For PMS, 5-HTP works to increase serotonin production which can alleviate symptoms of premenstrual depression, anxiety and sleeplessness. 5-Hydroxytryptophan (5-HTP) is produced in the body from the essential amino acid L-tryptophan. An amino acid is “essential” when it cannot be made in the body and must come from food or supplementation. Taking 5-HTP as a supplement gives the central nervous system a crucial building block with which to produce more serotonin.
Once in the brain, tryptophan is converted to the neurotransmitter serotonin which plays a large role in mood creating a feeling of well-being and relaxation. Tryptophan is a large amino acid and competes with all of the body’s other amino acids to enter the brain through a strict gatekeeper known as the blood-brain barrier. Carbohydrates–which some people crave during PMS–trigger the release of insulin, which removes most amino acids from the blood, but not tryptophan. This clears the pathway for tryptophan to enter the brain and form serotonin and, ultimately, melatonin. Women with ovulatory menstrual cycles have a circadian rhythm superimposed on the menstrual-associated rhythm; in turn, menstrual events affect the circadian rhythm often leading to insomnia.2 Melatonin is formed from 5-HTP, and is often low in women with PMS, and especially in premenstrual dysphoric disorder (PMDD) which includes severe symptoms of depression, tension, and irritability for 1 to 2 weeks before periods. Research has found that women with PMDD have lower night time melatonin levels in general, and these drop even further in the premenstrual week: 5-HTP has been shown to be an excellent remedy.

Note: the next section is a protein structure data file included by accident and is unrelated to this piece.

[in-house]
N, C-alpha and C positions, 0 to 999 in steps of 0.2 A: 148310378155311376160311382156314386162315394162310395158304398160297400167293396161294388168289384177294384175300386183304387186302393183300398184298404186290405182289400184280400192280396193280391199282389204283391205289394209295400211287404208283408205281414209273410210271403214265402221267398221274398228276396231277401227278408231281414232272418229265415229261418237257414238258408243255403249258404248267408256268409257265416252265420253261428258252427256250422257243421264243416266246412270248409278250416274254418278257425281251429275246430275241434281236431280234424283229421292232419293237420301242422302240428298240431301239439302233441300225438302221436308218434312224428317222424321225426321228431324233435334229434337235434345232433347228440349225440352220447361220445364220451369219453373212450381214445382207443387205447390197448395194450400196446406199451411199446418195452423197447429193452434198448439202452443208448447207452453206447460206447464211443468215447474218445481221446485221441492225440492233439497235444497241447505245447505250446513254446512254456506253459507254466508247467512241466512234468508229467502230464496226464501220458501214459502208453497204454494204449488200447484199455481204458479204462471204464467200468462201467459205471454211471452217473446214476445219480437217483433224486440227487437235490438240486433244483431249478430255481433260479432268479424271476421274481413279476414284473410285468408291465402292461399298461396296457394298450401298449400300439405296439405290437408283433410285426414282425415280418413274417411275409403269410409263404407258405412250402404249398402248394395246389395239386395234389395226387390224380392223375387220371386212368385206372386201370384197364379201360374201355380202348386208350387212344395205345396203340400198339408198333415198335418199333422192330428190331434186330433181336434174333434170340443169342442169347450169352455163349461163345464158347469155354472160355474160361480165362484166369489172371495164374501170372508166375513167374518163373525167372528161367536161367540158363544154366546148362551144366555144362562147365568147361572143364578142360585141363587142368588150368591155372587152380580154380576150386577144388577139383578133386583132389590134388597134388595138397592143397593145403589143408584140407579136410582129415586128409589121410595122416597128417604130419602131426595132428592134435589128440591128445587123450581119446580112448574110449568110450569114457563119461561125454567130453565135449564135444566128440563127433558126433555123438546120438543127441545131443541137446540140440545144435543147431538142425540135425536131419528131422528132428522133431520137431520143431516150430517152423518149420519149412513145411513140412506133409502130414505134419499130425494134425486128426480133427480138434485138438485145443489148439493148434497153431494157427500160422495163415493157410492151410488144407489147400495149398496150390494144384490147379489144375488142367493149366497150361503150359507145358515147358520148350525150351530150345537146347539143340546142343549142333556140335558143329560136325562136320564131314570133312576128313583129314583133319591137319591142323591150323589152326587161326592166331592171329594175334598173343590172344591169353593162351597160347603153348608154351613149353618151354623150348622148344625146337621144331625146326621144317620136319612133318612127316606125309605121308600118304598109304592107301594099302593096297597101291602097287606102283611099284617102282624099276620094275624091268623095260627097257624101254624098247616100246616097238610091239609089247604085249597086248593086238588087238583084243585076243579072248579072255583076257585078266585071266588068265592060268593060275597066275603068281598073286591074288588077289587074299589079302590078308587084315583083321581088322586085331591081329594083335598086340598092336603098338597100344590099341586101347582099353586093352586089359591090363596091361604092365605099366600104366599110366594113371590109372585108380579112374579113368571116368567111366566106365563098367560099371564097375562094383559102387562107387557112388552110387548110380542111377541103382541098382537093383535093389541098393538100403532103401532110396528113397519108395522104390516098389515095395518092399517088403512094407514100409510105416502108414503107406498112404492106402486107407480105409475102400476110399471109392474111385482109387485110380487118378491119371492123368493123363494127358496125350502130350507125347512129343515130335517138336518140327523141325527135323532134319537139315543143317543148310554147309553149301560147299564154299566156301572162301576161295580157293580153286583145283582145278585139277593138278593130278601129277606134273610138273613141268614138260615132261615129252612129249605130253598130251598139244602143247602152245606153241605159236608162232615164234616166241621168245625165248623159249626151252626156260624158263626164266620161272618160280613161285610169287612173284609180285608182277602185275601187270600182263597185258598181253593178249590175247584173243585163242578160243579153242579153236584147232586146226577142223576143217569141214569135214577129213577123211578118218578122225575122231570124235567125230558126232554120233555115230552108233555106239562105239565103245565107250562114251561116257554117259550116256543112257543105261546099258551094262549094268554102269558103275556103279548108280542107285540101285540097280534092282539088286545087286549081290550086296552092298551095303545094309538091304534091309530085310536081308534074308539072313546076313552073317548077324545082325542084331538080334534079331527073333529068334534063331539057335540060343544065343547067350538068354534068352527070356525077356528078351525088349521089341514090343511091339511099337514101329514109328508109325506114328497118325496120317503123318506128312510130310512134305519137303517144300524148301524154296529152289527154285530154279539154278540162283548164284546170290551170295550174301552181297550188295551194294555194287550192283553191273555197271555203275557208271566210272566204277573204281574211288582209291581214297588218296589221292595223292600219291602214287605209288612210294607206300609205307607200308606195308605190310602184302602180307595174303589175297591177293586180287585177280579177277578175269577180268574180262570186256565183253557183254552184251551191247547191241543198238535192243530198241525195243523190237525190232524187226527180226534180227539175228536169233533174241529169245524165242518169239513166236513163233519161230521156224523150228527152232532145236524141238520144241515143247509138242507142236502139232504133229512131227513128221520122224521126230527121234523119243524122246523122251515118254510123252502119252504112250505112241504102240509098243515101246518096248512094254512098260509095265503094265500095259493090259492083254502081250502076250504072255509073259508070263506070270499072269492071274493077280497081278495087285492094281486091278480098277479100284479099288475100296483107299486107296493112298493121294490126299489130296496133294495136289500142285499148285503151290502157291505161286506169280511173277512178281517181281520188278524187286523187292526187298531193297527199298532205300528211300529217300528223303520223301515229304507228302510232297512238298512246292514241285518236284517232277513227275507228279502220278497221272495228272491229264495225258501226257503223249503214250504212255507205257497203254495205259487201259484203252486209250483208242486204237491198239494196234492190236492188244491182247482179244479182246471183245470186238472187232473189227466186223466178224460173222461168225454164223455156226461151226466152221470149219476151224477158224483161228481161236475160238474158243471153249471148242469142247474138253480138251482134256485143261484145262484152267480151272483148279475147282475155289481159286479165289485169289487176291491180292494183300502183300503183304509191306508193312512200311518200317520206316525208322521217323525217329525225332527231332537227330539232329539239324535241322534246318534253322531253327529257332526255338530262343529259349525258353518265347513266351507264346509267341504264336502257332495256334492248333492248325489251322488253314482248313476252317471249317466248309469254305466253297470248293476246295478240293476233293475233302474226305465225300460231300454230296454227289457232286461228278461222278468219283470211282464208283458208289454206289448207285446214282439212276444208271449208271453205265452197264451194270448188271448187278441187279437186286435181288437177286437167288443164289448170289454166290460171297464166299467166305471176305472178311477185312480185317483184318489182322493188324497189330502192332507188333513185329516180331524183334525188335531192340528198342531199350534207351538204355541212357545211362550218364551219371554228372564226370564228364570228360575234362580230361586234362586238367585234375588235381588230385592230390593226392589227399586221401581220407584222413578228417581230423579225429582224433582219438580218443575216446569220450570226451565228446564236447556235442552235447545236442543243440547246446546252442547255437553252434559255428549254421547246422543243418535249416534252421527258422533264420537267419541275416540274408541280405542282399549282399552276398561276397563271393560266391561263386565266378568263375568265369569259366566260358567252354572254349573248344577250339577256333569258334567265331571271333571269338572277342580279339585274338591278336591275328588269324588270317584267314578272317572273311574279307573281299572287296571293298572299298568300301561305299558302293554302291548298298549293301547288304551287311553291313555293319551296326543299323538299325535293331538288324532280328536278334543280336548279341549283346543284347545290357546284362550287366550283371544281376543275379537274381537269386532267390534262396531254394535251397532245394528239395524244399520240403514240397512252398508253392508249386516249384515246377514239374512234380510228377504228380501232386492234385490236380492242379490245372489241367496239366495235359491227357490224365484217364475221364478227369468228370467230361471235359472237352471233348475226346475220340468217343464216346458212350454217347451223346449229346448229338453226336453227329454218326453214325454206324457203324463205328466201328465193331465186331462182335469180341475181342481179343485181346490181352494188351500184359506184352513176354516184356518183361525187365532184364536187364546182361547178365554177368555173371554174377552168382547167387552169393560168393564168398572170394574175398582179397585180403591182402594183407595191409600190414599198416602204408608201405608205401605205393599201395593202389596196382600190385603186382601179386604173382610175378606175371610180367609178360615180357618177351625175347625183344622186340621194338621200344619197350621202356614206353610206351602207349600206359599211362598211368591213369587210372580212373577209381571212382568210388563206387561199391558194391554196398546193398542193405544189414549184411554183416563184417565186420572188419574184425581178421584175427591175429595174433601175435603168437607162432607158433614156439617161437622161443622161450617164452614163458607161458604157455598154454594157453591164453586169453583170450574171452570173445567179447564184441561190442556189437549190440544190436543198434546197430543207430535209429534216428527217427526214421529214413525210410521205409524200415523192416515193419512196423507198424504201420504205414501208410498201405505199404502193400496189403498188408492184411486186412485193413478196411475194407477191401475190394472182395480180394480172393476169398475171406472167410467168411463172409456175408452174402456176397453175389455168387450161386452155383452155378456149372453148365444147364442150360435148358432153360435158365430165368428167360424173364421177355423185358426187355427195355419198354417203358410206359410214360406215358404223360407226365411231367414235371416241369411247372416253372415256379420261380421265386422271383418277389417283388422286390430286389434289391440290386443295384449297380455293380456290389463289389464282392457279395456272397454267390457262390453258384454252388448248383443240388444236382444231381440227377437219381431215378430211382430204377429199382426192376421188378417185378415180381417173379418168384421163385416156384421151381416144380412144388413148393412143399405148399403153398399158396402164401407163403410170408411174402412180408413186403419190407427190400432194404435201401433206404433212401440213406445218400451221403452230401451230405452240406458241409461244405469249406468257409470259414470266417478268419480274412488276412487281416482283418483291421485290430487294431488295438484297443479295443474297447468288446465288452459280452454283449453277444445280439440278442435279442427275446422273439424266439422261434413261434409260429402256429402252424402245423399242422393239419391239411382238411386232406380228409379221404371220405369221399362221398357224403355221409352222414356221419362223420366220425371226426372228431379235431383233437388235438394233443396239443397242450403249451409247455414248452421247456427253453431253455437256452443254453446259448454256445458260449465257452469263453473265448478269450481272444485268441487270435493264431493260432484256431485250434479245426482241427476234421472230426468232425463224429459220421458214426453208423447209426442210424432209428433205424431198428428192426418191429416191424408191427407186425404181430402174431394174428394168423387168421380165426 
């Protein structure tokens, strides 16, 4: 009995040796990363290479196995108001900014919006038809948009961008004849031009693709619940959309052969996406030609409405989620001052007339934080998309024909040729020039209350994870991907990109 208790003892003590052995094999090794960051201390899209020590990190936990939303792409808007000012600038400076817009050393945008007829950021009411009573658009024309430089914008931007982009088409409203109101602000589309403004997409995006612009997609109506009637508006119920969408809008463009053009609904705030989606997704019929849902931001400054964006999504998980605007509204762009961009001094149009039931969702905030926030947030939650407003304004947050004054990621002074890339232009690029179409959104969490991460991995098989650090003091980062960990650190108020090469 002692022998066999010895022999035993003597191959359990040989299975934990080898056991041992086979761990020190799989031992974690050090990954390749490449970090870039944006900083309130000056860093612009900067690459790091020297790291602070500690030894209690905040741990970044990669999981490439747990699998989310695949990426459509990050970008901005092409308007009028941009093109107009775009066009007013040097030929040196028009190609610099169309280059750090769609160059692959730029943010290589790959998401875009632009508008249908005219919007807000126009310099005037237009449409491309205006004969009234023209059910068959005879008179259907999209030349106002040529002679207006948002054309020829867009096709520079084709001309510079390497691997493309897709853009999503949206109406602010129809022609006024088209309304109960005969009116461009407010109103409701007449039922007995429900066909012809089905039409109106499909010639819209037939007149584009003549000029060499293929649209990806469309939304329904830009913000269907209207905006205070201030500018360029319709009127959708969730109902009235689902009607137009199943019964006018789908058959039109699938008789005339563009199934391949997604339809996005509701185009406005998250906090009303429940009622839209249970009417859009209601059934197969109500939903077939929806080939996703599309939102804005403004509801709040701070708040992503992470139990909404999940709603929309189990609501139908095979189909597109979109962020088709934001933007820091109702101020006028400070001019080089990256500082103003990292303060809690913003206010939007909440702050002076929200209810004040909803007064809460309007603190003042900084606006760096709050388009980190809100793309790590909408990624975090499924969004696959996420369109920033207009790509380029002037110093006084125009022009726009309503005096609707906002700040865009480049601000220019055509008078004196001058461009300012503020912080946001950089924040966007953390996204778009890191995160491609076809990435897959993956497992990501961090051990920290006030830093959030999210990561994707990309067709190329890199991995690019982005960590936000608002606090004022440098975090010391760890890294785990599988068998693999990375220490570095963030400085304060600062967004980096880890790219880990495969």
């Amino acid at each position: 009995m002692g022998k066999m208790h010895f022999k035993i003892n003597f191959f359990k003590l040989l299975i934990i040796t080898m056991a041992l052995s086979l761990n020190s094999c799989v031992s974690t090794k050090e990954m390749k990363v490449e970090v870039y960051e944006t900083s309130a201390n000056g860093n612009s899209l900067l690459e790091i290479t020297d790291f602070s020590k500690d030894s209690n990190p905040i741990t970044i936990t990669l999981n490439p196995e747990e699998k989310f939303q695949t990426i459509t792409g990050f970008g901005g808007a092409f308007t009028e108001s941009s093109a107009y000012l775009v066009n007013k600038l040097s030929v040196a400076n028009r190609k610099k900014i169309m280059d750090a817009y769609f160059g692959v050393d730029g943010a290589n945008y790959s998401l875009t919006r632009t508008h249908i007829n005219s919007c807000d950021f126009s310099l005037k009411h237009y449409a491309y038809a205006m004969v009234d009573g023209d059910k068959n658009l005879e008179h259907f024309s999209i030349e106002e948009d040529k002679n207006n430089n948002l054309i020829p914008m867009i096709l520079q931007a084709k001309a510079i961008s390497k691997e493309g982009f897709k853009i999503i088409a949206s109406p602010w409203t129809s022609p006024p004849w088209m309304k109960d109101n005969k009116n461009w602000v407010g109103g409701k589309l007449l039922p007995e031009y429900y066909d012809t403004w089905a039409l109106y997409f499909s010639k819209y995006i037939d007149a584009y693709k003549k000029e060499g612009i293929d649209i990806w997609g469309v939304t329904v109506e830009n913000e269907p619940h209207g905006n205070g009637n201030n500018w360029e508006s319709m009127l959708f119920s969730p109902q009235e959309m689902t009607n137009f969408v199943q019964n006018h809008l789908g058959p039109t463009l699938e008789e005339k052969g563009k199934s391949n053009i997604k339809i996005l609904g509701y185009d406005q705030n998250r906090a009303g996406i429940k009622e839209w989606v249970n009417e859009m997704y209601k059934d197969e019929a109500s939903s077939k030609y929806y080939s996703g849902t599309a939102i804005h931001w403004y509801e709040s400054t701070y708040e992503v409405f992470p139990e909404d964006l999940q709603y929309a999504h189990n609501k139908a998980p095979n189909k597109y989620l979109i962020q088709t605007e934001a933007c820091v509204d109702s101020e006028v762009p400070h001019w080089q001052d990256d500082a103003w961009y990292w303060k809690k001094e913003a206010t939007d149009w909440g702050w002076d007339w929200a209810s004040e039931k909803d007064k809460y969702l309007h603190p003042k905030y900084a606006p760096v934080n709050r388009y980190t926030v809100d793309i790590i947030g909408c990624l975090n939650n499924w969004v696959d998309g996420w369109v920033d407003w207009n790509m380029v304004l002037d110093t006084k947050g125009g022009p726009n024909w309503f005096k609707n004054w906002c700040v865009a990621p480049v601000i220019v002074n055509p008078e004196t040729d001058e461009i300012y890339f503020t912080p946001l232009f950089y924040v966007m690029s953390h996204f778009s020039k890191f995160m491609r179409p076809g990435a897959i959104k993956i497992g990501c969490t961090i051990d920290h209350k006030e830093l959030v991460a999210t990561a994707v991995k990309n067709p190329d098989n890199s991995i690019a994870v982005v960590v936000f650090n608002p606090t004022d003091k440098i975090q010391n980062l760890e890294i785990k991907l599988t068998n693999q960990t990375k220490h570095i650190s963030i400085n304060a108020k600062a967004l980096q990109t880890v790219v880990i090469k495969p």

First-line therapy for PMDD often includes a pharmaceutical SSRI, a serotonin reuptake inhibitor. SSRI’s effectively raise the amount of serotonin that the body perceives is present. Taking a natural supplement of 5-HTP can produce a similar effect, alleviating symptoms of depression, anxiety and sleeplessness. Clinically we see it being very helpful for all of these symptoms, and scientific literature continues to support its use. A systematic review of 5-HTP treatment for depression confirmed that available evidence indicates that 5-HTP is better than placebo at alleviating menstrual depression.7
5-HTP is obtained commercially from the seeds of Grifonia simplicifolia, which is a tropical shrub native to West Africa. Tryptophan is also used by the body to make niacin, a B-vitamin that is important for digestion, skin, and nerves; important in that those areas if irritated, can also cause low mood or insomnia. A deficiency in tryptophan may reduce sleep, appetite, and affect temperature, sexual behavior, pain sensation, depression, anxiety, and aggression which coincides foots with earlier studies that found insomnia sufferers have tryptophan depletion. The results suggest a negative impact of tryptophan depletion on sleep continuity, and a benefit from taking 5-HTP on measures of REM sleep.1
100-300mg nightly, or as directed by your healthcare provider.
- Riemann, Dieter, Bernd Feige, Magdolna Hornyak, Stephanie Koch, Fritz Hohagen, and Ulrich Voderholzer. “The tryptophan depletion test: impact on sleep in primary insomnia—a pilot study.” Psychiatry Research 109, no. 2 (2002): 129-135.
- Baker FC, Driver HS. Circadian rhythms, sleep and the menstrual cycle. Sleep Med. 2007 Sep;8(6):613-22. Epub 2007 Mar 26.
- Birdsall TC. 5-Hydroxytryptophan: A Clinically-Effective Serotonin Precursor. Altern Med Rev 1998;3:271-80.
- Jehan S et al. Sleep and Premenstrual Syndrome. J Sleep Med Disord. 2016;3(5). Epub 2016 Aug 3.
- Reid RL, Soares CN. Premenstrual Dysphoric Disorder: Contemporary Diagnosis and Management. J Obstet Gynaecol Can. 2018 Feb;40(2):215-223. Epub 2017 Nov 11.
- Schechter A et al. Pilot investigation of the circadian plasma melatonin rhythm across the menstrual cycle in a small group of women with premenstrual dysphoric disorder. PLoS One. 2012;7(12):e51929. Epub 2012 Dec 19.
- Shaw K, Turner J, Del Mar C. Tryptophan and 5-hydroxytryptophan for depression. Cochrane Database Syst Rev 2002;(1):CD003198.
- Shinohara K et al. Menstrual changes in sleep, rectal temperature and melatonin rhythms in a subject with premenstrual syndrome. Neurosci Lett. 2000 Mar 10;281(2-3):159-62.
- U.S. Food and Drug Administration Pharmacy Compounding Advisory Committee meeting June 17-18, 2015. Available at: www.fda.gov/downloads/advisorycommittees/committeesmeetingmaterials/drugs/pharmacycompoundingadvisorycommittee/ucm455276.pdf (accessed 8/21/15).